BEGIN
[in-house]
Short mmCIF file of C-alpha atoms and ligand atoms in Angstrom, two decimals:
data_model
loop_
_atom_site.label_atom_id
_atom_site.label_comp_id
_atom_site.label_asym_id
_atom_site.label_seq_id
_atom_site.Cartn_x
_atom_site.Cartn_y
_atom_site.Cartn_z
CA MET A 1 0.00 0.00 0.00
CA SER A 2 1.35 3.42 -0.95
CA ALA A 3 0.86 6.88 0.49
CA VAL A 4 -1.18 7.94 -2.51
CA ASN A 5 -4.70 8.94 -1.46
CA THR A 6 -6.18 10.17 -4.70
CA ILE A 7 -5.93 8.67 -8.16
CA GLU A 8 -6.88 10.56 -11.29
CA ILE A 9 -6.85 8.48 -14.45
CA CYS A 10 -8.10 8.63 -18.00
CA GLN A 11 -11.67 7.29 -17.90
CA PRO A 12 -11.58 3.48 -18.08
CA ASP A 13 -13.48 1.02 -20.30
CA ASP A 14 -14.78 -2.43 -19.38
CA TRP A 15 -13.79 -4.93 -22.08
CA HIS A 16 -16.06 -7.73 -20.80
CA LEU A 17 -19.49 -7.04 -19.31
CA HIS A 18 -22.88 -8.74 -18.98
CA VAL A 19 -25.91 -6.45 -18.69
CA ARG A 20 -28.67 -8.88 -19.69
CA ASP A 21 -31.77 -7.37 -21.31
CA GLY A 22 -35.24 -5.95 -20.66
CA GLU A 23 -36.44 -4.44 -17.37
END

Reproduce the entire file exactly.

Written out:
[in-house]
Short mmCIF file of C-alpha atoms and ligand atoms in Angstrom, two decimals:
data_model
loop_
_atom_site.label_atom_id
_atom_site.label_comp_id
_atom_site.label_asym_id
_atom_site.label_seq_id
_atom_site.Cartn_x
_atom_site.Cartn_y
_atom_site.Cartn_z
CA MET A 1 0.00 0.00 0.00
CA SER A 2 1.35 3.42 -0.95
CA ALA A 3 0.86 6.88 0.49
CA VAL A 4 -1.18 7.94 -2.51
CA ASN A 5 -4.70 8.94 -1.46
CA THR A 6 -6.18 10.17 -4.70
CA ILE A 7 -5.93 8.67 -8.16
CA GLU A 8 -6.88 10.56 -11.29
CA ILE A 9 -6.85 8.48 -14.45
CA CYS A 10 -8.10 8.63 -18.00
CA GLN A 11 -11.67 7.29 -17.90
CA PRO A 12 -11.58 3.48 -18.08
CA ASP A 13 -13.48 1.02 -20.30
CA ASP A 14 -14.78 -2.43 -19.38
CA TRP A 15 -13.79 -4.93 -22.08
CA HIS A 16 -16.06 -7.73 -20.80
CA LEU A 17 -19.49 -7.04 -19.31
CA HIS A 18 -22.88 -8.74 -18.98
CA VAL A 19 -25.91 -6.45 -18.69
CA ARG A 20 -28.67 -8.88 -19.69
CA ASP A 21 -31.77 -7.37 -21.31
CA GLY A 22 -35.24 -5.95 -20.66
CA GLU A 23 -36.44 -4.44 -17.37